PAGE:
2:40 Incision of contralateral tentorium

Therefore, an incision is made in the tentorium to relax this structure and enable additional lateral retraction. So, here is that notch created in the tentorium, and you can see now with the probe how we can then exceed or extend beyond the incisura. We have a great view of the basal vein of Rosenthal as well as the PCA as they wrap around from the quadrigeminal cistern into the ambient cistern. Here is the entry point into the undersurface of the thalamus. Just below this cortical incision, this old hemorrhage cavity is entered.

3:16 Evacuation of hemorrhagic clot

First, the clot is evacuated, and as clot is evacuated, we can now begin to see the caverns of the malformation. We can then begin to work them free of their adhesions to the adjacent thalamus.

3:32 Piecemeal resection of cavernous malformation

I get inside of the capsule of the malformation first and take these little pockets of clot and fluid in order to create working space internally. Here is a piece of that internal portion of the lesion. You will notice that I am working from the patient’s right side and crossing over to the left, and this is what is creating that cross-court trajectory. Now you can see the planes of the dissection cavity being opened and pieces of the malformation removed bit by bit. Here is a large piece coming out, after having freed this circumferentially on all sides with a series of round knives and some gentle traction. Also note that I am using a lighted suction, which provides light within the cavity, and now we are seeing normal gliotic planes on all sides. There is no evidence of any additional cavernous malformation there, and you can see from Stealth how we have reached the deepest extent of the lesion. Here is an overview showing that crossing trajectory that additional room created by the transtentorial cut and the upward trajectory into the thalamus from below.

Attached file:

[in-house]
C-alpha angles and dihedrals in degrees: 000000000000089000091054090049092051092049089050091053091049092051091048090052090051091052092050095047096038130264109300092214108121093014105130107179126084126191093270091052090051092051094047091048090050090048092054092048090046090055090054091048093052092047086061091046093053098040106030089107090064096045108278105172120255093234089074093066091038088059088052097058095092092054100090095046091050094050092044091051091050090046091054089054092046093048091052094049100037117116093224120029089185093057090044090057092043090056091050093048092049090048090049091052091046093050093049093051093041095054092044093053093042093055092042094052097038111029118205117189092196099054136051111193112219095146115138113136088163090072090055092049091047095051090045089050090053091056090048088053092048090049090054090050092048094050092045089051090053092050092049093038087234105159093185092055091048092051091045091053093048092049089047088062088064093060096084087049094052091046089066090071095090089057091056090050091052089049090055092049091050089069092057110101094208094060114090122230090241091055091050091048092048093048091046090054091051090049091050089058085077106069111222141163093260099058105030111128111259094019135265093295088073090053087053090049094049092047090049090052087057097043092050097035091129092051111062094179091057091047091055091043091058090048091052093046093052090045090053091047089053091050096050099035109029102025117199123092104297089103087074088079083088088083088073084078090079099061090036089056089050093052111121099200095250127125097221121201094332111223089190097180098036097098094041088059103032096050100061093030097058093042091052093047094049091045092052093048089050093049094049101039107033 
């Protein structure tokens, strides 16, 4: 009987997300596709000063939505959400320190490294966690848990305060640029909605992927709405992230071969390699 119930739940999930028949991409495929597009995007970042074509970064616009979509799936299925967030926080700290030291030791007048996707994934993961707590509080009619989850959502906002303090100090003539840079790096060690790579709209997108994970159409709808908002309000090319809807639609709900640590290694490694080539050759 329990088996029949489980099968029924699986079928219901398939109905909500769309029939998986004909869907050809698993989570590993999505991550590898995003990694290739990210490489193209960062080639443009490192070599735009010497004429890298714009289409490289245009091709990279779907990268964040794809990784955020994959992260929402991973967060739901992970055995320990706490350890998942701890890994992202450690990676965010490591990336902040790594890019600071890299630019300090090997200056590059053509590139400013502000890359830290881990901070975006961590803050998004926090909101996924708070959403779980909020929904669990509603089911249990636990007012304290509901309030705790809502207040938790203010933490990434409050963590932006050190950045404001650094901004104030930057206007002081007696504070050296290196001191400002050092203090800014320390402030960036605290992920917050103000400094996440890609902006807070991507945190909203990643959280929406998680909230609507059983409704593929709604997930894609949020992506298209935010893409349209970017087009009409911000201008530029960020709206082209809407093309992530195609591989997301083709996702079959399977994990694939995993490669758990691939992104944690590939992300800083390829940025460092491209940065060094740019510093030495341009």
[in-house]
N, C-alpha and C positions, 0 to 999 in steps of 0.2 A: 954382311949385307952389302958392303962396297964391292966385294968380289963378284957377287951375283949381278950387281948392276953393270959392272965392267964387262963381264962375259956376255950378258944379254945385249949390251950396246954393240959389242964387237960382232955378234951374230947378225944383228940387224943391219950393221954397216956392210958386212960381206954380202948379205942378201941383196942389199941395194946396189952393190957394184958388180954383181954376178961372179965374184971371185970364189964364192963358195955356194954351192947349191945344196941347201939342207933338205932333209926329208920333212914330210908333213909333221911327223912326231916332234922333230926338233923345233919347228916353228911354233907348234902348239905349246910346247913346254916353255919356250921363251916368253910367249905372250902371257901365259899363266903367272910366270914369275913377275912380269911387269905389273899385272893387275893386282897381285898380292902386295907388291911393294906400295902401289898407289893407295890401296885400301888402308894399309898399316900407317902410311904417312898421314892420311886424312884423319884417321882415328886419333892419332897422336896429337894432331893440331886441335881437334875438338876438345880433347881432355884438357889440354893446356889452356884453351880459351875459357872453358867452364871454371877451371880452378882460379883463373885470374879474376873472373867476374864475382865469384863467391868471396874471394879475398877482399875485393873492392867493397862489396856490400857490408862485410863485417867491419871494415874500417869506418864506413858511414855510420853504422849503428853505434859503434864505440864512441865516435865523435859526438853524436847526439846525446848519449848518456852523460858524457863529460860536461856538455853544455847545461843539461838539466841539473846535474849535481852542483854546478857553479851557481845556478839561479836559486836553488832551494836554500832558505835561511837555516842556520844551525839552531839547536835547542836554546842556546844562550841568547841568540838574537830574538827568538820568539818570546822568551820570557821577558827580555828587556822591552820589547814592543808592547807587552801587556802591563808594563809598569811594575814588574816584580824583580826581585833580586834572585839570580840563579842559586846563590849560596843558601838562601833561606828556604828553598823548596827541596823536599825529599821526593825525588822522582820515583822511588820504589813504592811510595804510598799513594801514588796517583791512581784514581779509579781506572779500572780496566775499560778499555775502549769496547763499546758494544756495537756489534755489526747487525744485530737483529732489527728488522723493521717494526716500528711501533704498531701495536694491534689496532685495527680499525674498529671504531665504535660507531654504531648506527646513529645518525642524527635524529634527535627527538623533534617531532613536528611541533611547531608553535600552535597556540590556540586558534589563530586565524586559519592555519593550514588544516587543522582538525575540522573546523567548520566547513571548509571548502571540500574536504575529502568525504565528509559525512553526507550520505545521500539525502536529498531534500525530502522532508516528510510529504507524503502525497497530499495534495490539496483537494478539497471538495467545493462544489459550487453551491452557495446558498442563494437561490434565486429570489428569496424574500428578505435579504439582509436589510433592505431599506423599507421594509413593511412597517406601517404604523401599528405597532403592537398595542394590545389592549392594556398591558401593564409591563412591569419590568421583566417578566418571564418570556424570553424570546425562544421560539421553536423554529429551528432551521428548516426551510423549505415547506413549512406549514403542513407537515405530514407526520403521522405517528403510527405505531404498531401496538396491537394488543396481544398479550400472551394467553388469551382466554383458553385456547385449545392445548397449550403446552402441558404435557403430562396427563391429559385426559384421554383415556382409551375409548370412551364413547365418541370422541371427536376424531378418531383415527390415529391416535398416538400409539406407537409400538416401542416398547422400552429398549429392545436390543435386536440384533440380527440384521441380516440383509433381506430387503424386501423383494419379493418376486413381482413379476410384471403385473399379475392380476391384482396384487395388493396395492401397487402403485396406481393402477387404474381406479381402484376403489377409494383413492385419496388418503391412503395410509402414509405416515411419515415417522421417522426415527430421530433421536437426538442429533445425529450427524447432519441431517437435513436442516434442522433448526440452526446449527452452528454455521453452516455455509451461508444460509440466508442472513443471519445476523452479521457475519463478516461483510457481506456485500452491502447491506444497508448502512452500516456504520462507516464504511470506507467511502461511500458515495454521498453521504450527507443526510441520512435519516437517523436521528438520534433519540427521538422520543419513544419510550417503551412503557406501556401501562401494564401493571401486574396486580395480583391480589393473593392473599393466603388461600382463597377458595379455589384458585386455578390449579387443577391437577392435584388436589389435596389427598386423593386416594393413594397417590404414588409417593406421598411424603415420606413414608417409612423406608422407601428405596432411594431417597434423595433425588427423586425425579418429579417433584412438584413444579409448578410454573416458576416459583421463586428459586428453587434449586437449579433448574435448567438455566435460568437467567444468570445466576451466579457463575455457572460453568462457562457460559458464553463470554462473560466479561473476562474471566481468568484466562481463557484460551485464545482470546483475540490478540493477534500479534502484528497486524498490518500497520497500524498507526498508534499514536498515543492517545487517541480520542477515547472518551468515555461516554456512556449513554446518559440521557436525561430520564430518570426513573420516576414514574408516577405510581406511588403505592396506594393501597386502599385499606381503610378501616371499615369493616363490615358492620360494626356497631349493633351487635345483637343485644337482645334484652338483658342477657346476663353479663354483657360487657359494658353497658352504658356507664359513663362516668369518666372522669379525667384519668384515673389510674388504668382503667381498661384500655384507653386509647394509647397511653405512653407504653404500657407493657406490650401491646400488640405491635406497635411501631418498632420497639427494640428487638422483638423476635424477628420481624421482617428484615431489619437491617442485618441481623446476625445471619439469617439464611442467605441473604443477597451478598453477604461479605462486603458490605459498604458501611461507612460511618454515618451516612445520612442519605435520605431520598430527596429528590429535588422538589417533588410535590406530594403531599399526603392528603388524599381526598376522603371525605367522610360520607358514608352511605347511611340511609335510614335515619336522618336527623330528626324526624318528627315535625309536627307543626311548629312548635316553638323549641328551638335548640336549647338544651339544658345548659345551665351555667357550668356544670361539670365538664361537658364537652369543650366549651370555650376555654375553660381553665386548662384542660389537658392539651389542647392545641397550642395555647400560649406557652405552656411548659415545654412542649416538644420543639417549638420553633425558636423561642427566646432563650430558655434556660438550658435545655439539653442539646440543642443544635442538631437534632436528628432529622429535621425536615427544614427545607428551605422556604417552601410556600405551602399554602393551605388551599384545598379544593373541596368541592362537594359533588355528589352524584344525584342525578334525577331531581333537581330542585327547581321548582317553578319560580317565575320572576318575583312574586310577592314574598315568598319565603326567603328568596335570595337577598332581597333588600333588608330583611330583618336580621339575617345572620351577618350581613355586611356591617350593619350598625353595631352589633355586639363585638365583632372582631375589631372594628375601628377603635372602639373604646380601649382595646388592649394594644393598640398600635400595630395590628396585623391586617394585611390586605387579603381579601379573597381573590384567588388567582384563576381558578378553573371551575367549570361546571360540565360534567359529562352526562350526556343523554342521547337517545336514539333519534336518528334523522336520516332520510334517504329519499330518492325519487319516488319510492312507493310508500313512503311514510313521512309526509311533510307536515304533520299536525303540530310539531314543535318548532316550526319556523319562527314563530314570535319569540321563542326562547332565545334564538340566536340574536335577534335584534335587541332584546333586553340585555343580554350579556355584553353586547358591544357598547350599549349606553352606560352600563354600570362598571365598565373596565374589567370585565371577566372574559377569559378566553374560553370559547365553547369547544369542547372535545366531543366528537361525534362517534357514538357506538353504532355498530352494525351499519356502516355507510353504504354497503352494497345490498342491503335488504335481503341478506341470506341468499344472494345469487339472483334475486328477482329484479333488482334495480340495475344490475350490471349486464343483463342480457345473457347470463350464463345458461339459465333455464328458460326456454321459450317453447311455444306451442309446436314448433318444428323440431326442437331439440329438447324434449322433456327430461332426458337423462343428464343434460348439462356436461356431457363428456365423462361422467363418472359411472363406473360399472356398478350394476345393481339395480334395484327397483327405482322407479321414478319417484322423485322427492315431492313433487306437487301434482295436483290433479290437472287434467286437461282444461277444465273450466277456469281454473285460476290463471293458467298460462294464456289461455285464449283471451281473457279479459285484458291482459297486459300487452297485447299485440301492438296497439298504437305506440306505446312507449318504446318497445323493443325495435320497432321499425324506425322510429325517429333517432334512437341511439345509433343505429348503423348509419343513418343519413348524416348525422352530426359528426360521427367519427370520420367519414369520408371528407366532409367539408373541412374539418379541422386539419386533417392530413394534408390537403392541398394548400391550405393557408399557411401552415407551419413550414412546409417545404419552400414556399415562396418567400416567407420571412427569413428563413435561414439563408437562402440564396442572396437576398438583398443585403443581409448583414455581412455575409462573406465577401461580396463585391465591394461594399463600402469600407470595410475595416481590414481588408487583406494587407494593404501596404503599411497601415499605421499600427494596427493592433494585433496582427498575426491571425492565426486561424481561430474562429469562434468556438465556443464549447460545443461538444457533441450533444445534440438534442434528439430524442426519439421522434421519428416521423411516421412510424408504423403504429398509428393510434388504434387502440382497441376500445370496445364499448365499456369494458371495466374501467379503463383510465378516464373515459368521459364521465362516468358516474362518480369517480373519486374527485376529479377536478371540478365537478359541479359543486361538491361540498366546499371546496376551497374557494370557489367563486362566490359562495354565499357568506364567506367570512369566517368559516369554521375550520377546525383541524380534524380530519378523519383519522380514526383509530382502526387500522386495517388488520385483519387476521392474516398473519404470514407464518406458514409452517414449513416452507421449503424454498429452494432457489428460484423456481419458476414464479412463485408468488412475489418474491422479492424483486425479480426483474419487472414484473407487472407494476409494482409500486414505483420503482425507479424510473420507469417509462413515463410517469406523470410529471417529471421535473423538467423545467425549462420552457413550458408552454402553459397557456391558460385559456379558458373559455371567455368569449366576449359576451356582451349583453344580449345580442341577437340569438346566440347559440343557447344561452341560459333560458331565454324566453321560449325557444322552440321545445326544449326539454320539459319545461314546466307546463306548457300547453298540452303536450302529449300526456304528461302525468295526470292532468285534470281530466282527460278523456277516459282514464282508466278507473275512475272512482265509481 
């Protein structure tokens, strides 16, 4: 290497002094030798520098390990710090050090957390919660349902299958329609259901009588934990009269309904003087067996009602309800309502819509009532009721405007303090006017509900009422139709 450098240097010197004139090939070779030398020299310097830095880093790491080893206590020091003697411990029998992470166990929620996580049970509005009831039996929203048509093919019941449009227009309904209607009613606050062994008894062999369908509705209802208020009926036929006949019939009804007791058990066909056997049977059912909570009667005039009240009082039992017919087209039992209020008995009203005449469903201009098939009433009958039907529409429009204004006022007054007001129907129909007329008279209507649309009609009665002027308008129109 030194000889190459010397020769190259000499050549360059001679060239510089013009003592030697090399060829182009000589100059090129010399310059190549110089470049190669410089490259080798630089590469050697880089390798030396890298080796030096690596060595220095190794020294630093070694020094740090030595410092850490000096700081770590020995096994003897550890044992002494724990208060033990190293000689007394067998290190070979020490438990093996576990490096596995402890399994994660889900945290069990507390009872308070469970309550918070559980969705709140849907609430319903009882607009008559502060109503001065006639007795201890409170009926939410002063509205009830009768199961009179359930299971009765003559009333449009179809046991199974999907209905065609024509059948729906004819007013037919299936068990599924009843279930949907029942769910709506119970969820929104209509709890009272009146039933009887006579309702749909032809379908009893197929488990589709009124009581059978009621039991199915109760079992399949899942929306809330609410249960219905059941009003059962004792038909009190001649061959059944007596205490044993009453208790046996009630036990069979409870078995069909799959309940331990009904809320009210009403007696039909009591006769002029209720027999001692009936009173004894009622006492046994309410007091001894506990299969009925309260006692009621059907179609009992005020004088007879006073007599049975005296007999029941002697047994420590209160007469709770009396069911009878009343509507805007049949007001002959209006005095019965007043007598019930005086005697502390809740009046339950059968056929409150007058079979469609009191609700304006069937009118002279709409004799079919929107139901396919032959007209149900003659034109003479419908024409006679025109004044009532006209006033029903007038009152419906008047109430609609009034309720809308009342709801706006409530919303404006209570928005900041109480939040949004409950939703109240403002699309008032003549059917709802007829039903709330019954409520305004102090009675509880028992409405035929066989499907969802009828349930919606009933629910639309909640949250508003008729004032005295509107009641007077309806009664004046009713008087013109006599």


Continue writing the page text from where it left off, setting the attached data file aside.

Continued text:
4:44 Postoperative outcome

The patient had good strength postoperatively but did have some new numbness in the right arm and leg that was transient. She was discharged to rehab on postoperative day 3, and on follow-up examination her strength and her sensory function had returned to normal.

5:00 Postoperative imaging

Here are her postoperative images showing a complete resection of the lesion. The edema is seen around the resection cavity, but you can see no evidence of any retained malformation.

5:14 Conclusion

In conclusion, this contralateral supracerebellar transtentorial approach maximizes the lateral reach of the traditional supracerebellar infratentorial approach. The sitting position facilitates gravity retraction of the cerebellum and extends the superior reach of the supracerebellar infratentorial approach. This approach is far less invasive than transcortical routes from the cerebral convexity, like the superior parietal lobule approach. The proximity to the internal capsule on the anterior surface of the lesion must be appreciated and, in this case, accounted for her transient postoperative sensory changes.

Acknowledgements

The authors thank the staff of Neuroscience Publications at Barrow Neurological Institute for assistance with manuscript and video preparation.

References

1

Mascitelli JBurkhardt JKGandhi SLawton MT: Contralateral supracerebellar-infratentorial approach for resection of thalamic cavernous malformations. Oper Neurosurg 15:4044112018

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Article Information

Correspondence Michael T. Lawton, c/o Neuroscience Publications, Barrow Neurological Institute, St. Joseph’s Hospital and Medical Center, Phoenix, AZ. Neuropub@barrowneuro.org.

INCLUDE WHEN CITING Published online July 1, 2019; DOI: http://thejns.org/doi/abs/10.3171/2019.7.FocusVid.19187

Disclosures The authors report no conflict of interest concerning the materials or methods used in this study or the findings specified in this article.

© AANS, except where prohibited by US copyright law.

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References

1

Mascitelli JBurkhardt JKGandhi SLawton MT: Contralateral supracerebellar-infratentorial approach for resection of thalamic cavernous malformations. Oper Neurosurg 15:4044112018

  • Crossref
  • Search Google Scholar
  • Export Citation